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NOTTINGHAM, England (ChurchMilitant.com) - A Catholic midwifery student who was banned for her pro-life views has won a payout and apology from her university.
Nottingham University had suspended 25-year-old Julia Rynkiewicz and begun a fitness-to-practice investigation against her earlier this year following her appointment as president of Nottingham Students for Life (NSFL) — a pro-life student organization.
The university accused of Rynkiewicz of expressing personal beliefs regarding reproductive sexual health in the public domain (including the press and social media) to the effect that it may create the perception of an impact on patient care.
The student midwife was also alleged to have provided reproductive health advice without the support of a registered midwife, ADF International — a faith-based legal advocacy organization who fought Rynkiewicz's case — told Church Militant.
The university's fitness-to-practice panel dismissed all allegations after a four-month investigation, during which Rynkiewicz suffered from anxiety attacks.
Rynkiewicz responded by filing a complaint demanding an apology from the university "as a matter of justice." University authorities agreed to a financial settlement and apologized.
In comments to Church Militant, Ryan Christopher, London director of ADF International, said he was "pleased that with this settlement, Nottingham University recognized errors that were made in pursuing Rynkiewicz, who simply wanted to live out her pro-life convictions."
"Of all places, university is where students should be free to debate and explore ideas — especially those with which they disagree," Christopher emphasized.
Christopher, a graduate in philosophy and theology from two pontifical universities, warned:
However, the results of ADF International (UK)'s recent poll shows that the discriminatory silencing of Rynkiewicz's voice is not an isolated incident. One in three students fear that their views would be considered "unacceptable." A culture of vibrant discussion and free debate must be restored to our universities. Today's censorial culture on campus can easily become cancel culture in the public square.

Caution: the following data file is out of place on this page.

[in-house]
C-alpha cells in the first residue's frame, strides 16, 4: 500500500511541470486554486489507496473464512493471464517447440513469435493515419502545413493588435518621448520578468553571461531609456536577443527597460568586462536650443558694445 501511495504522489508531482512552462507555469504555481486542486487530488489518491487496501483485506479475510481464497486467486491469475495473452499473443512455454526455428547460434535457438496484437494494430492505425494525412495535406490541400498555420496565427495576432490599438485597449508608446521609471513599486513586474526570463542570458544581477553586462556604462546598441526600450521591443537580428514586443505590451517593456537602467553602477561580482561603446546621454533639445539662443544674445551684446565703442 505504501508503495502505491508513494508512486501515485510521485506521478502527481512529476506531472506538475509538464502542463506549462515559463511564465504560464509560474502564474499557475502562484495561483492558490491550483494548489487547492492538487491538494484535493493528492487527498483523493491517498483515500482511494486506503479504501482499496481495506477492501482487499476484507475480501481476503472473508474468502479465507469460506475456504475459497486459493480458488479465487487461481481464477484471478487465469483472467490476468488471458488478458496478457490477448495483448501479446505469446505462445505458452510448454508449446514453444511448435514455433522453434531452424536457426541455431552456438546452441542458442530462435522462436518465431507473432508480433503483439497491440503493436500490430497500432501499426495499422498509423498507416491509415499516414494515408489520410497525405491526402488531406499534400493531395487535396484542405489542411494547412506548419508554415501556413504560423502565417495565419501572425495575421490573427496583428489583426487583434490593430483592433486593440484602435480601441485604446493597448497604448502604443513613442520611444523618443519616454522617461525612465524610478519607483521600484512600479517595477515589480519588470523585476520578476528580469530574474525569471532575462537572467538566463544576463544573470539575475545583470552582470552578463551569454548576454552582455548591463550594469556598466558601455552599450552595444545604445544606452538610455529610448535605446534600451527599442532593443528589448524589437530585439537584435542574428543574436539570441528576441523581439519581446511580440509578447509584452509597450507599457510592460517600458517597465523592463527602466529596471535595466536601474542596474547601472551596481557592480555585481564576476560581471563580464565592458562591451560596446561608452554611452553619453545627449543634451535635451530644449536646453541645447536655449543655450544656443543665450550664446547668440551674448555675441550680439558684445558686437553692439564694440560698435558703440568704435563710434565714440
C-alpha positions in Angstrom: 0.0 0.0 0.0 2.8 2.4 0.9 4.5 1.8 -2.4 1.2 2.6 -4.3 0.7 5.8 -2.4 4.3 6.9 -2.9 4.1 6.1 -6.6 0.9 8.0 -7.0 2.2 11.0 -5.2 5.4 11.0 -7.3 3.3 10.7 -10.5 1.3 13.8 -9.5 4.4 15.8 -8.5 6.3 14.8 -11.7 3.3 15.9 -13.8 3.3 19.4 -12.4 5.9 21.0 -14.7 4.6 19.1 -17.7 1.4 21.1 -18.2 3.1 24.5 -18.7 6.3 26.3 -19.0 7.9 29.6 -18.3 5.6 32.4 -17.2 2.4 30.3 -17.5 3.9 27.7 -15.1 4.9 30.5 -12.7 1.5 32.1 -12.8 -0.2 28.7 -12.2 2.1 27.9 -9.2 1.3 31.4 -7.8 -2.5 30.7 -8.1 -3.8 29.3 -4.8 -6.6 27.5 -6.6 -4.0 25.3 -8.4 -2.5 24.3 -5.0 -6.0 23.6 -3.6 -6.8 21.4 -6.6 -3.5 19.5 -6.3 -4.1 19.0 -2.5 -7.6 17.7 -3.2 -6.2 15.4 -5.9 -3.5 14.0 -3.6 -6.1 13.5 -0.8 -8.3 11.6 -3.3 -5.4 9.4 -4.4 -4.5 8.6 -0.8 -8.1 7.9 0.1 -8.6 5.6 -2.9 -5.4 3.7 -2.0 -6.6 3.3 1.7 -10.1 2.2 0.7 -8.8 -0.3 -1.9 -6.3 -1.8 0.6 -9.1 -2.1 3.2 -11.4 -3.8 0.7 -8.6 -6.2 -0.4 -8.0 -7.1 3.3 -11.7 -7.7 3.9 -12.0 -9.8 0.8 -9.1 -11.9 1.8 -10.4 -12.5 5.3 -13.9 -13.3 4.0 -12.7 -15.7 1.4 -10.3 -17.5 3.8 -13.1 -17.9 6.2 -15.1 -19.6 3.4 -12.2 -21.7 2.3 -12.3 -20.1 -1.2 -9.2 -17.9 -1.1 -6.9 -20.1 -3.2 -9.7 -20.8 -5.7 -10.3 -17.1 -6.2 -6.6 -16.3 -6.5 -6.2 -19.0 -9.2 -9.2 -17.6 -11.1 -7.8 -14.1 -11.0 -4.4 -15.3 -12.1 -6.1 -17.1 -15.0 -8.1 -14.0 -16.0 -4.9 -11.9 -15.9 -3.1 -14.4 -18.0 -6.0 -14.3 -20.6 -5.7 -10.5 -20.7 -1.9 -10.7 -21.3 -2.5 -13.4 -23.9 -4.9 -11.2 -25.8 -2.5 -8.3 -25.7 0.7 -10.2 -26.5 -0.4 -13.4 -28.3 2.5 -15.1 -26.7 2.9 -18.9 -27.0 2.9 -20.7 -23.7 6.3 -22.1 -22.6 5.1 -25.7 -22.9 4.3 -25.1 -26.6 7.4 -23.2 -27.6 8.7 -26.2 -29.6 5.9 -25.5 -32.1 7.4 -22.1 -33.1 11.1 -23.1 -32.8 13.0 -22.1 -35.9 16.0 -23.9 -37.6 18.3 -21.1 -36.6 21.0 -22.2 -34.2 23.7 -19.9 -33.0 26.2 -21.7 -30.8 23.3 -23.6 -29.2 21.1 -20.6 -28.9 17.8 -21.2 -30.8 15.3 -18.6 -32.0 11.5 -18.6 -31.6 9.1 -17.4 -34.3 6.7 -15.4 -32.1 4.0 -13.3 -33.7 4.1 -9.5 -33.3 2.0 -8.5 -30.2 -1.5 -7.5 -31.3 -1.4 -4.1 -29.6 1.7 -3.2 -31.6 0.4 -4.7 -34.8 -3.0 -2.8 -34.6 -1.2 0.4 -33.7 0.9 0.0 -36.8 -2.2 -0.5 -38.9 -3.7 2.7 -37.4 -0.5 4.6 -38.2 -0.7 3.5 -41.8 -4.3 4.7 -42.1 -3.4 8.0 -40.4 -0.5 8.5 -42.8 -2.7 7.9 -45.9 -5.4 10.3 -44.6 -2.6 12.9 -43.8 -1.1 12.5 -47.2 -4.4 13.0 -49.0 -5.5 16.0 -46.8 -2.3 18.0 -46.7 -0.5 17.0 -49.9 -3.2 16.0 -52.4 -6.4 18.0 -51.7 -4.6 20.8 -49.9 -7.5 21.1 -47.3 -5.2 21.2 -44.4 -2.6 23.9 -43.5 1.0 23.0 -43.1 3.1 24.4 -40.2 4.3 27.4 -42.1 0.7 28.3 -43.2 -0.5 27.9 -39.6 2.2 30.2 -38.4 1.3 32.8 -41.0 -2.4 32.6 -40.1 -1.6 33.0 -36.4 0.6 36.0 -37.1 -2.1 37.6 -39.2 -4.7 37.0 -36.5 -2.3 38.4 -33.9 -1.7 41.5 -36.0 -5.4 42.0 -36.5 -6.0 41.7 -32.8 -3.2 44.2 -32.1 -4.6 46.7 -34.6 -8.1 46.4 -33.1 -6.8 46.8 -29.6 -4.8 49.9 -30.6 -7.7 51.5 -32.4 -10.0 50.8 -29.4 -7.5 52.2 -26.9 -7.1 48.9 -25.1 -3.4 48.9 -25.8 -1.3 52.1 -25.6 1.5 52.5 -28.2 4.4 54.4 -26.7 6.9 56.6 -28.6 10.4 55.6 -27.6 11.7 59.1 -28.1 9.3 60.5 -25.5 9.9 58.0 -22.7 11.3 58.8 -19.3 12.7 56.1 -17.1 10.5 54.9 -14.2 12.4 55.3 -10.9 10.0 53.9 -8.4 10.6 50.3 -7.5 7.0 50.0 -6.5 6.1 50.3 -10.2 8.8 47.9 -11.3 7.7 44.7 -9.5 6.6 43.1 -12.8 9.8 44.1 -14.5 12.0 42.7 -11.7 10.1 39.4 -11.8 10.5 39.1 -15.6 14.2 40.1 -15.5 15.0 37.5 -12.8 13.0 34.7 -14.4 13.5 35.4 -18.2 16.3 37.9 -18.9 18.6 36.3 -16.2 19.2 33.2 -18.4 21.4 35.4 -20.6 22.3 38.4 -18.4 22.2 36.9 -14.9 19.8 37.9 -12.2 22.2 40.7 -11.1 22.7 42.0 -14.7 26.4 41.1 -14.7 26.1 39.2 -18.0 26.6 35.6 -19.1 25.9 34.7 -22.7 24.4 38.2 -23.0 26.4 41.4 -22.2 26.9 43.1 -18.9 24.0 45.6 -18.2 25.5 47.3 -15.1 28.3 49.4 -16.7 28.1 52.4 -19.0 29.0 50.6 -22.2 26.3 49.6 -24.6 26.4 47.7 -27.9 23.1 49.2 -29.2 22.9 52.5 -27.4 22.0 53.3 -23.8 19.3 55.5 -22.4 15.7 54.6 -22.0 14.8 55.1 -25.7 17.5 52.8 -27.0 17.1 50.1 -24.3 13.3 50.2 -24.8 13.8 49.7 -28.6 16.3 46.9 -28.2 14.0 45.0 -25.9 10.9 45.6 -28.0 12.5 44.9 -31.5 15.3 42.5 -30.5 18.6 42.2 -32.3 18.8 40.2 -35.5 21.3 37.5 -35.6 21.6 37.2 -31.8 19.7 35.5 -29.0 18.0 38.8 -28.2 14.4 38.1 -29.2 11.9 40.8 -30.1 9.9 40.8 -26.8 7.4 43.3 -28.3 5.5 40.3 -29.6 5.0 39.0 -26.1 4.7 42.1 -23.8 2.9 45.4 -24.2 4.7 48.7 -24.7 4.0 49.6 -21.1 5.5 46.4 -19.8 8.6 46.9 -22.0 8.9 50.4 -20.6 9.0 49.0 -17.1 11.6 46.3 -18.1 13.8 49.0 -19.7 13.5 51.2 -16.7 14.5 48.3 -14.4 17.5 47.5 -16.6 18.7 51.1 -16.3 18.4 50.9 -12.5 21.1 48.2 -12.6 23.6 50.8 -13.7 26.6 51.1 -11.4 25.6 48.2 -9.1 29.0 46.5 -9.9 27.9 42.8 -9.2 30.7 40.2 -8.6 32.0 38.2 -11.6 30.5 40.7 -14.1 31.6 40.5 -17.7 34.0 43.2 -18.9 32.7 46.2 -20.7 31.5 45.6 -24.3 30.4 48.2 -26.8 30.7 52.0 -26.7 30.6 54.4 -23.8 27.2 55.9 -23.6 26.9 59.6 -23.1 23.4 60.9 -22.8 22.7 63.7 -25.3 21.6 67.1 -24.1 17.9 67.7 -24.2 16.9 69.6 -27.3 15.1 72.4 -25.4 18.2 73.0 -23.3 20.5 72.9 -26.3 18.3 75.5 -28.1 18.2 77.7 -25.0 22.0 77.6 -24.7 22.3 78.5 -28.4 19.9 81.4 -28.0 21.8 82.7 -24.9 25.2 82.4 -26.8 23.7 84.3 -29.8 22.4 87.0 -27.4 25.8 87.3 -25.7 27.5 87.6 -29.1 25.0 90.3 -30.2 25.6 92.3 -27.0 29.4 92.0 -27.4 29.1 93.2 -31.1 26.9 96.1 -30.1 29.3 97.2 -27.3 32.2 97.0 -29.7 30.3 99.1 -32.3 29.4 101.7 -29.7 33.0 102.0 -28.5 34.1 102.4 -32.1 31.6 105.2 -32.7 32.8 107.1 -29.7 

In July 2019, Church Militant reported on a hate campaign by pro-abortionist students against NSFL seeking to deny the pro-life group affiliation to the Nottingham University Students' Union (NUSU).
NUSU reversed its decision after NSFL threatened legal action following weeks of hostility and discrimination.
"The protest organized by NUSU members was quite threatening," Rynkiewicz told Church Militant in her role as president of the pro-life body. "It was shocking to see student officers who are supposed to be representing us openly protesting against us."
Following her recent victory, Rynkiewicz revealed how putting her "life on hold because of an unjust investigation was really difficult, both mentally and emotionally."
The settlement demonstrates that the university's treatment of me was wrong, and while I'm happy to move on, I hope this means that no other student will have to experience what I have. What happened to me risks creating a fear among students to discuss their values and beliefs, but university should be the place where you are invited to do just that.
A Nottingham University spokesperson said: "While all universities take fitness-to-practice considerations extremely seriously, the university has offered an apology and settlement to Ms. Rynkiewicz and is considering how we might approach such cases differently in the future."
However, the spokesperson also stressed the university's support for "the rights of all students to bodily autonomy and access to safe, legal abortion services, which is the position in law."
"Universities should be spaces to debate, discuss and disagree with points of view, and with more than 200 student societies, covering the full range of beliefs and perspectives, we are confident this is the case at Nottingham," the spokesperson added.